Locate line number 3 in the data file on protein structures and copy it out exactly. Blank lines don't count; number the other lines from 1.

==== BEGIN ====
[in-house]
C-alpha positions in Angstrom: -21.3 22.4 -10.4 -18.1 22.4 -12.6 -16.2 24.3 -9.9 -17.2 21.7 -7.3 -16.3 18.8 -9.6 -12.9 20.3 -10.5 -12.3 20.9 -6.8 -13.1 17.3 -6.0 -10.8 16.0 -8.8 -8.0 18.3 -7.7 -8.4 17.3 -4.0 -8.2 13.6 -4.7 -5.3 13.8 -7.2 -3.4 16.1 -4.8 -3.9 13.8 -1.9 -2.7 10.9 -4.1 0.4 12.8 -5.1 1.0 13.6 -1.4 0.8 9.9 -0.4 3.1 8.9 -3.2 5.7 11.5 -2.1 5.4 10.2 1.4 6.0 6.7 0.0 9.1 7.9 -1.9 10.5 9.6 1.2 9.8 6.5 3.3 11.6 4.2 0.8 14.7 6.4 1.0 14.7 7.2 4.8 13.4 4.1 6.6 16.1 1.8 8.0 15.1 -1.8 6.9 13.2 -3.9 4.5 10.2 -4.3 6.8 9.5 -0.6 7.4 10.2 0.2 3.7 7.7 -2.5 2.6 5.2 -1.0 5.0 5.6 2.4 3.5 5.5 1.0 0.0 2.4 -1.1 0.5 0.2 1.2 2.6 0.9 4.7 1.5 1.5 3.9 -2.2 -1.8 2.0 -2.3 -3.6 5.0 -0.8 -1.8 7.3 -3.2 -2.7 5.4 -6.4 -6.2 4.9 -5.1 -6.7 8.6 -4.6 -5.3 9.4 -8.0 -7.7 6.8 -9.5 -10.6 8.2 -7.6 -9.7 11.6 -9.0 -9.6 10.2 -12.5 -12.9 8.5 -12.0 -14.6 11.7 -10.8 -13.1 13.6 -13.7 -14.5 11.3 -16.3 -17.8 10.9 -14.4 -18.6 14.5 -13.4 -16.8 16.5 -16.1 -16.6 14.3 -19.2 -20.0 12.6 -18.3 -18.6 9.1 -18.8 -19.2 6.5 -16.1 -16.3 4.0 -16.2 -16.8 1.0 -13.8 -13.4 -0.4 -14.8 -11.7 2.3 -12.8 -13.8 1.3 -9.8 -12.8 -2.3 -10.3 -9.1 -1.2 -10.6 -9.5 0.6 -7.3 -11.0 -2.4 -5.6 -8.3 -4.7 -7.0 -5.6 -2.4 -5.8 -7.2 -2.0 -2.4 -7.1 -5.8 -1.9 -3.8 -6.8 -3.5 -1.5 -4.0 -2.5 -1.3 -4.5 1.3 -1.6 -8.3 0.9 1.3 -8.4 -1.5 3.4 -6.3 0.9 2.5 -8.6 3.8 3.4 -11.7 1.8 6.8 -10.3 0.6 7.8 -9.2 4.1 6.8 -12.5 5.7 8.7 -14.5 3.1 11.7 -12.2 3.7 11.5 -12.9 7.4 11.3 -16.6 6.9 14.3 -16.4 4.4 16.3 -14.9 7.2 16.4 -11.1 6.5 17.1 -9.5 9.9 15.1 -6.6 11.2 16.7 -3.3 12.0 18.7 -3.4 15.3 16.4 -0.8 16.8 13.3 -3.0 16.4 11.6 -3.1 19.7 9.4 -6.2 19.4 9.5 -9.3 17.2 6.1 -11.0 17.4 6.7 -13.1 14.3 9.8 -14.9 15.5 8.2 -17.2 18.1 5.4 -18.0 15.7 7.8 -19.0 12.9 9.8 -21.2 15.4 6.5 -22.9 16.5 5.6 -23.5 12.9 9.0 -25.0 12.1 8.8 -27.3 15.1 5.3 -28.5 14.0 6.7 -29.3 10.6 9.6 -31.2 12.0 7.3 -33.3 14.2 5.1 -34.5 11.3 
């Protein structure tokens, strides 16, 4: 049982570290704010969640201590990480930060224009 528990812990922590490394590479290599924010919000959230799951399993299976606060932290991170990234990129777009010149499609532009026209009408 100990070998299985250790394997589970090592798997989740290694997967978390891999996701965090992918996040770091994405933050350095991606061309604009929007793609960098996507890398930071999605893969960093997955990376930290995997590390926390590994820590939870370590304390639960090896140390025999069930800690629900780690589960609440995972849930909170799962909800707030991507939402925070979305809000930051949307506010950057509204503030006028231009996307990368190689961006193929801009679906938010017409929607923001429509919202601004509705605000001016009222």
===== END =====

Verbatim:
């Protein structure tokens, strides 16, 4: 049982570290704010969640201590990480930060224009 528990812990922590490394590479290599924010919000959230799951399993299976606060932290991170990234990129777009010149499609532009026209009408 100990070998299985250790394997589970090592798997989740290694997967978390891999996701965090992918996040770091994405933050350095991606061309604009929007793609960098996507890398930071999605893969960093997955990376930290995997590390926390590994820590939870370590304390639960090896140390025999069930800690629900780690589960609440995972849930909170799962909800707030991507939402925070979305809000930051949307506010950057509204503030006028231009996307990368190689961006193929801009679906938010017409929607923001429509919202601004509705605000001016009222």